NEW ORLEANS — At a conference in New Orleans for police leaders, U.S. Attorney General Bill Barr pushed back against calls for police reform and budget cuts, calling the Department of Justice under the Trump administration a "partner" for law enforcement agencies working to uphold the law.
During his roughly 35-minute speech to the Major Cities Chiefs Association, Barr continued circling back to the idea that media outlets and politicians were treating police unfairly and said that police reform should not be prioritized over reforming other parts of the judicial system or social services designed to eliminate the root causes of crime.
"Today, the media characterizes reform...as it relates to reforming the police, as if police are the biggest problem we face in public safety," Barr said.
Instead, he pointed to elected positions such as district attorneys or judges, saying that "it is the rest of the system that often falls down."
"The criminal justice system is a process and is only as strong as its weakest link," Barr said.
Citing stagnation in police budgets around the country in recent years, Barr said money should be diverted to them instead of away.
"We've been pouring money into social programs for many decades. Frankly, they haven't been very successful," he said. "The foundation has to be safety."
But research indicates that programs aimed at providing support for economically disadvantaged people can reduce overall crime rates.
A 2008 Harvard study of welfare benefits found that crime rates rose as those benefits ran out. Similar research has backed up this theory in the U.S. and other countries.
In recent months, killings in police custody -- including high-profile cases like the death of George Floyd in Minneapolis -- have led to activists calling for a reduction in spending on police under a broad call to "defund the police."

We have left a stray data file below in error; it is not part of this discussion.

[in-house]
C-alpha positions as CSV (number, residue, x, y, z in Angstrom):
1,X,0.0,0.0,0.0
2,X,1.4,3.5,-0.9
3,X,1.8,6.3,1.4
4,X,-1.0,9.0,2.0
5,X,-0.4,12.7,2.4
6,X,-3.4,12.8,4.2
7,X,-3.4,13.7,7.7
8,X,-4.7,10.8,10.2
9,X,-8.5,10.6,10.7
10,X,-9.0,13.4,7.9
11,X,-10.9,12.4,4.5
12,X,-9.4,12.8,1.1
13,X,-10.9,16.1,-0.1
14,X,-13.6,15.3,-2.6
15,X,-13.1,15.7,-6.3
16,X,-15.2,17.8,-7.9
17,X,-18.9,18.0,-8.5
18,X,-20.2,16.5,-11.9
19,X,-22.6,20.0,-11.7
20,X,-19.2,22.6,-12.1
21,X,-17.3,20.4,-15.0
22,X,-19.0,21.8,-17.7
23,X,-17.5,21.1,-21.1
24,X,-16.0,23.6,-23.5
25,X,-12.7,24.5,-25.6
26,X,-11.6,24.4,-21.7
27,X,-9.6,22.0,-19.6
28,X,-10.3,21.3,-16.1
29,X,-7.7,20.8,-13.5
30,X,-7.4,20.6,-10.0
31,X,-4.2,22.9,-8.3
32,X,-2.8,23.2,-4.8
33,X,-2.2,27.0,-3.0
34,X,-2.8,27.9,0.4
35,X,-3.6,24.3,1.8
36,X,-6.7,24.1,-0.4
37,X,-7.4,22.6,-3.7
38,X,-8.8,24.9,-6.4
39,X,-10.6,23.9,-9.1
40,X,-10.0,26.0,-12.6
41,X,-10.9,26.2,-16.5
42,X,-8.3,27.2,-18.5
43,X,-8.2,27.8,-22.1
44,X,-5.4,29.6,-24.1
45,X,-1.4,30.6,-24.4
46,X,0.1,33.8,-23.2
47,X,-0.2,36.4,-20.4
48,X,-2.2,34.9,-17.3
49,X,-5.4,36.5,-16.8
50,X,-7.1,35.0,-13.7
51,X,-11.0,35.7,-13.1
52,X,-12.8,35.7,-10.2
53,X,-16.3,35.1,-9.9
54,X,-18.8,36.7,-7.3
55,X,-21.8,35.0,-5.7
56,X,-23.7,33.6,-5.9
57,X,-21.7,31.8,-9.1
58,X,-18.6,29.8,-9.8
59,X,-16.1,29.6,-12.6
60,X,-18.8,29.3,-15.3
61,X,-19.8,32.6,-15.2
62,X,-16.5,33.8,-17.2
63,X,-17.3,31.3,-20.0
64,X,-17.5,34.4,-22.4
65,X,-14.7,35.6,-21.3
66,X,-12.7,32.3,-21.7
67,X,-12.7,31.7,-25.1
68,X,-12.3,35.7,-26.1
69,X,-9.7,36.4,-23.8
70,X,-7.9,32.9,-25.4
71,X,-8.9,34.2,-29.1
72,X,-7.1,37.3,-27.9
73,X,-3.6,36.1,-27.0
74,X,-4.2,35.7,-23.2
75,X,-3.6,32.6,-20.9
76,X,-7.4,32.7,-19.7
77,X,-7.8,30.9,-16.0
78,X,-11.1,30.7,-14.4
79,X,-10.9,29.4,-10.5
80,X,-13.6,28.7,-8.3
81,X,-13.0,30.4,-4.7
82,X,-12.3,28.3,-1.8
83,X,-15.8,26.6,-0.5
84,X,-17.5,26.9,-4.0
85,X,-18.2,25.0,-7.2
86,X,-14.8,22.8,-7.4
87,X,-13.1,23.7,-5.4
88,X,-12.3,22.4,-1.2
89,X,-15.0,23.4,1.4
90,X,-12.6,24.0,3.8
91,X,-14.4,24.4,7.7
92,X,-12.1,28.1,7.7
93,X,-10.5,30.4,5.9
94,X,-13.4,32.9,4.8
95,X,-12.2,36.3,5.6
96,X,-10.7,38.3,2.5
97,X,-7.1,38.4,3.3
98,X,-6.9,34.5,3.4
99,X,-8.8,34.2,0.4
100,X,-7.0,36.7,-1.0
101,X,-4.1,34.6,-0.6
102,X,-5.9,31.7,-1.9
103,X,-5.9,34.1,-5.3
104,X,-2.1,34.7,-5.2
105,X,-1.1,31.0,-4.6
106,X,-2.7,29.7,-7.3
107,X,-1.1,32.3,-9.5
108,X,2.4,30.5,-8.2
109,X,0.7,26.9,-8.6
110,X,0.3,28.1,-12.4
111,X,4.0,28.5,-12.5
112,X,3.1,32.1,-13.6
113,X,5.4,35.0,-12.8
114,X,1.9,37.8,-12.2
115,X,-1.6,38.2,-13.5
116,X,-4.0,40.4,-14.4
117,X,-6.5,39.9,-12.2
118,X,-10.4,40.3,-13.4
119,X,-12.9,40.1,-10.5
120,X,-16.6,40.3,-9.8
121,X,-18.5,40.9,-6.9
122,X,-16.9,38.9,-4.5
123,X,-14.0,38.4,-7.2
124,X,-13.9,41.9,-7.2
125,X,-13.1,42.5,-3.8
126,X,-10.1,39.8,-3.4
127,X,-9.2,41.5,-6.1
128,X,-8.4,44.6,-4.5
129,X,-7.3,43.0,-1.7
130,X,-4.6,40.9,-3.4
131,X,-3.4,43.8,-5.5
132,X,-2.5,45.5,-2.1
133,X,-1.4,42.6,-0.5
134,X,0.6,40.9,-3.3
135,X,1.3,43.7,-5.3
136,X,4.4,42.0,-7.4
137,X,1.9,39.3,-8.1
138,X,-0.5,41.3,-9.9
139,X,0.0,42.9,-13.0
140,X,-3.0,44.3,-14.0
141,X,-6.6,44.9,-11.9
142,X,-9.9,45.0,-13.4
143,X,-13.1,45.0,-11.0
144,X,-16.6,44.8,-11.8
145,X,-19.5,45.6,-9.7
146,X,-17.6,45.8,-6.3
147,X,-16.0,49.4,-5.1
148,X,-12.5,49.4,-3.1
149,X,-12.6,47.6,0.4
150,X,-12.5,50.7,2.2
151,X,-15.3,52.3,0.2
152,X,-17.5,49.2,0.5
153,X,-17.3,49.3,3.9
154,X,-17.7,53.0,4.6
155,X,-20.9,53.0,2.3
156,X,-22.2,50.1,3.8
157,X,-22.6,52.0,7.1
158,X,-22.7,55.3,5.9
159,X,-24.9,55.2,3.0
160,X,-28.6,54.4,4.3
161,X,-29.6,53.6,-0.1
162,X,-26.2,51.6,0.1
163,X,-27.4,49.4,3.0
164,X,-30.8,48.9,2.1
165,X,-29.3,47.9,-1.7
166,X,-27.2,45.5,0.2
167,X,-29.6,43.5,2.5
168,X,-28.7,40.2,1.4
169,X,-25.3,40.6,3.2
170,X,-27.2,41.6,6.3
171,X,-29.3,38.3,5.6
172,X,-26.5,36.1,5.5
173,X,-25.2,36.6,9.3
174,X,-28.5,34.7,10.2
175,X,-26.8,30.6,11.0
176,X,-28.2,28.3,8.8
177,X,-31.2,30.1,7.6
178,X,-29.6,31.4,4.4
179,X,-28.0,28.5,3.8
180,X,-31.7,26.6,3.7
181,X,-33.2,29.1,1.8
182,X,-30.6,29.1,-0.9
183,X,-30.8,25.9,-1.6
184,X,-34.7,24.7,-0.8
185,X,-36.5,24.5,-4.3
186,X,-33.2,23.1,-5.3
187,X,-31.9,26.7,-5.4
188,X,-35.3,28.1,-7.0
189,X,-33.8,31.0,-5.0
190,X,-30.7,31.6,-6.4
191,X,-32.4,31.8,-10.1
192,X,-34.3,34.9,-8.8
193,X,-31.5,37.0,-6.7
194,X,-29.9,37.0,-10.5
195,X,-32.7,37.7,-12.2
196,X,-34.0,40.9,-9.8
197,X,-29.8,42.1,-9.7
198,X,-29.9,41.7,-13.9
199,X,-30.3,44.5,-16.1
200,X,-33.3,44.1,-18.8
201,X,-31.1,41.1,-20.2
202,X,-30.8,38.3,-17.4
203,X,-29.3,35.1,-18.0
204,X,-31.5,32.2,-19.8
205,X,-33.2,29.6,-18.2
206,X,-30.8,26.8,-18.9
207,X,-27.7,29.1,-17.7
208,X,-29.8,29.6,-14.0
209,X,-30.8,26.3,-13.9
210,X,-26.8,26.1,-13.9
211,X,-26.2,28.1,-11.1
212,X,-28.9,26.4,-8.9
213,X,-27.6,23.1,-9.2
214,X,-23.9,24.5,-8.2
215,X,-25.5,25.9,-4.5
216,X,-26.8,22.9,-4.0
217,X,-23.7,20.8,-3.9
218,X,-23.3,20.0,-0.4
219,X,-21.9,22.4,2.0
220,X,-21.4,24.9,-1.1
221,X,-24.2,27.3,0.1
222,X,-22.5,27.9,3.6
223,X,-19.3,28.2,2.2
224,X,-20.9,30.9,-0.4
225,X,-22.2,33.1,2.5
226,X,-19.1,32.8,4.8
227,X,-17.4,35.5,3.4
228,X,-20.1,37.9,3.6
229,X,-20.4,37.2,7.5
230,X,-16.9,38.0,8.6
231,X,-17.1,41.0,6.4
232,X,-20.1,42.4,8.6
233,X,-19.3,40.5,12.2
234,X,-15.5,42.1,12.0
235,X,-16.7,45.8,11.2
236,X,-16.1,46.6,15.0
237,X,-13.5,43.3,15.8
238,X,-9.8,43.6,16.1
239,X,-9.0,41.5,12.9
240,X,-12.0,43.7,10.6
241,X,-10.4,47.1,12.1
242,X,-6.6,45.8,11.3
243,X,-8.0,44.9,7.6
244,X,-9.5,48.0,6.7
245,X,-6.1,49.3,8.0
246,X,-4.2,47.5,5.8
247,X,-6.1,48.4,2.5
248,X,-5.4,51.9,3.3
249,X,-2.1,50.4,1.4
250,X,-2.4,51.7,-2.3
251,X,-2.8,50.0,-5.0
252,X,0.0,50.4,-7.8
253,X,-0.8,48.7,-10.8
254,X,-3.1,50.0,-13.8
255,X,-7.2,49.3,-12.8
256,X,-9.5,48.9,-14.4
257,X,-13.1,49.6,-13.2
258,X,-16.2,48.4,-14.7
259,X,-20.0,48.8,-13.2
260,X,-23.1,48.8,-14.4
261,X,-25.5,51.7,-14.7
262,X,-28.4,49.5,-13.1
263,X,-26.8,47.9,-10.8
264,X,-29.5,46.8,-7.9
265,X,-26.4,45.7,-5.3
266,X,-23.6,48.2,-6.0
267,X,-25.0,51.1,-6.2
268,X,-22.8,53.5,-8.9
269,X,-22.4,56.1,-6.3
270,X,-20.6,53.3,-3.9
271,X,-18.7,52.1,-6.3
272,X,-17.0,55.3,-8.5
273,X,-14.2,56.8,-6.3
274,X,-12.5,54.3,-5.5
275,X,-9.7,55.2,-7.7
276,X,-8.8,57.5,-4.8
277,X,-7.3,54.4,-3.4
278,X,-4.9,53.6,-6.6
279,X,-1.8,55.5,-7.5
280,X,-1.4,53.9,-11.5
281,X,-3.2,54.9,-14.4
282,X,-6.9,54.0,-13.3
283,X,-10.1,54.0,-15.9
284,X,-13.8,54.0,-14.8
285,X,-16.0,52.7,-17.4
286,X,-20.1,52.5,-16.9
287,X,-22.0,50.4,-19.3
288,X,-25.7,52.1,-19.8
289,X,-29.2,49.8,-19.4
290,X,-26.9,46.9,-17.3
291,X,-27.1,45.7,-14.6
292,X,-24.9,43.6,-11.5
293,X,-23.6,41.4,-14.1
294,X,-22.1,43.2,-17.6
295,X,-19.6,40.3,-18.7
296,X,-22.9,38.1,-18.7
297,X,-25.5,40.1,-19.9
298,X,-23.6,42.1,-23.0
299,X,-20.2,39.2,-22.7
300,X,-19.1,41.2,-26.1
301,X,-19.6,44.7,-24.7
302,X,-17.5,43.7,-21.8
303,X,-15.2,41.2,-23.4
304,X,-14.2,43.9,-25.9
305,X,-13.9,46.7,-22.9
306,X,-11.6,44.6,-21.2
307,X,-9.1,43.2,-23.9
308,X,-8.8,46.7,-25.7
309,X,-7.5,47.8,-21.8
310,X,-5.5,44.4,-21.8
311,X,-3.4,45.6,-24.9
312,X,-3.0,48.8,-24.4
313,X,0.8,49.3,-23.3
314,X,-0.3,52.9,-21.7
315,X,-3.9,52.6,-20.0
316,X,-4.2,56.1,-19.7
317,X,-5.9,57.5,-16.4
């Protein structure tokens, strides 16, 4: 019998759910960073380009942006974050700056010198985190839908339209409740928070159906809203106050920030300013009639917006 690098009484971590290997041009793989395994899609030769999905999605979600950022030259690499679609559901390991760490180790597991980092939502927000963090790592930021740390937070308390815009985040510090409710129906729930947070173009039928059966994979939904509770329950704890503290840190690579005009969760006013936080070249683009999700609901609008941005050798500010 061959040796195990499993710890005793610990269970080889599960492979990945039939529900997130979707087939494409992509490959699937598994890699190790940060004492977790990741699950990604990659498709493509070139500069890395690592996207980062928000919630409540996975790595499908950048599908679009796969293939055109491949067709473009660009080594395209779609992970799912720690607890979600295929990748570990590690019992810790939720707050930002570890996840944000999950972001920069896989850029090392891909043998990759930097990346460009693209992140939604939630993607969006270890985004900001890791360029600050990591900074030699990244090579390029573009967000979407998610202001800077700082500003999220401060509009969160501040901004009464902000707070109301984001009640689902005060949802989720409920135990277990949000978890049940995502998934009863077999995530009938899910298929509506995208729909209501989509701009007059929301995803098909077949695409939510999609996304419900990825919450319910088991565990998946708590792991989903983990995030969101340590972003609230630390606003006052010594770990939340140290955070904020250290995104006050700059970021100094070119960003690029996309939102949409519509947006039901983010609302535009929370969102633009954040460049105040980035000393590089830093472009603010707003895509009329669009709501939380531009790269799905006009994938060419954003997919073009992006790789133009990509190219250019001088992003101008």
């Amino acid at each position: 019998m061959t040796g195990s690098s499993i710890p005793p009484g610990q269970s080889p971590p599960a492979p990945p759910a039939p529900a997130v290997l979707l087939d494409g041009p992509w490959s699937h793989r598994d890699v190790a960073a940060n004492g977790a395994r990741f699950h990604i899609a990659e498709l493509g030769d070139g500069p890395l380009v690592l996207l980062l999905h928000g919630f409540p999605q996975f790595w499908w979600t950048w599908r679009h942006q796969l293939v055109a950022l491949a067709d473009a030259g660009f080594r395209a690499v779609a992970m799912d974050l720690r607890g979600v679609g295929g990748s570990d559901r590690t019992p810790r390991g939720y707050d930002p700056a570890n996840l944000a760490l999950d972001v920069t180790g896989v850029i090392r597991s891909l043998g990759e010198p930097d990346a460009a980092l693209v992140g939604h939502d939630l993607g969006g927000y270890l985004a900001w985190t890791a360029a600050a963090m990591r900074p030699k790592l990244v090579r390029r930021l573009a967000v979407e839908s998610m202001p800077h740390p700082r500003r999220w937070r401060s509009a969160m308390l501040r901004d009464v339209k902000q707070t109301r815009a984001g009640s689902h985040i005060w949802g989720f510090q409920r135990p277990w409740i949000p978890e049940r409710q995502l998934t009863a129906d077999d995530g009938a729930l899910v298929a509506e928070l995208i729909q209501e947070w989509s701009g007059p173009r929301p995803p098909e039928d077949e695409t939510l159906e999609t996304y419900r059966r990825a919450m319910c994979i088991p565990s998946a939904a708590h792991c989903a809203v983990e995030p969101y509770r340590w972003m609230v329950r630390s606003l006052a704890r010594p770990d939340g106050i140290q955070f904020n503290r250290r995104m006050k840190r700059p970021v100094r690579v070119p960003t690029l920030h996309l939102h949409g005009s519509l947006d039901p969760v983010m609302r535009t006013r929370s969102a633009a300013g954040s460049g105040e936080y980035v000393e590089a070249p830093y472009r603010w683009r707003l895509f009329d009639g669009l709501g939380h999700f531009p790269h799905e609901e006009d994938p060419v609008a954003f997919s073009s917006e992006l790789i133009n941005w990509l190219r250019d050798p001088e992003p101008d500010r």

The Attorney General pointed to several instances of violence at protests against police brutality as a reason for more police funding rather than less.
"Those attacking police are not exercising their first amendment rights. They're criminals and they have to be dealt with accordingly," he said.
To do that, law enforcement agencies need more support, according to Barr.
"The starting point for moving forward is the need for police to be adequately supported and funded," Barr said. "We need to invest more in police and public safety."
Barr shrugged off the idea that violence by police -- often against black or brown people -- is a systemic issue, instead urging departments to create "systems of accountability that are fair to our officers" acting in the moment, while also having the teeth to weed out "bad actors" involved in policing.
"Are there instances of excessive force? Of course there are instances of excessive force, we're dealing with human beings," Barr told the group of high-ranking police officials. "But we also have to be honest that cases of cold-blooded excessive force are rare and becoming more rare."
Echoing President Donald Trump's messaging about policing, Barr said "law and order" were the foundations for social change. He said that redistributing money from police departments to social systems -- referencing in broad strokes programs that aid low-income households, young people and the unemployed -- would lead to more crime in large cities.
"All the social programs in the world will not amount to a sea of beans if there is carnage," he said.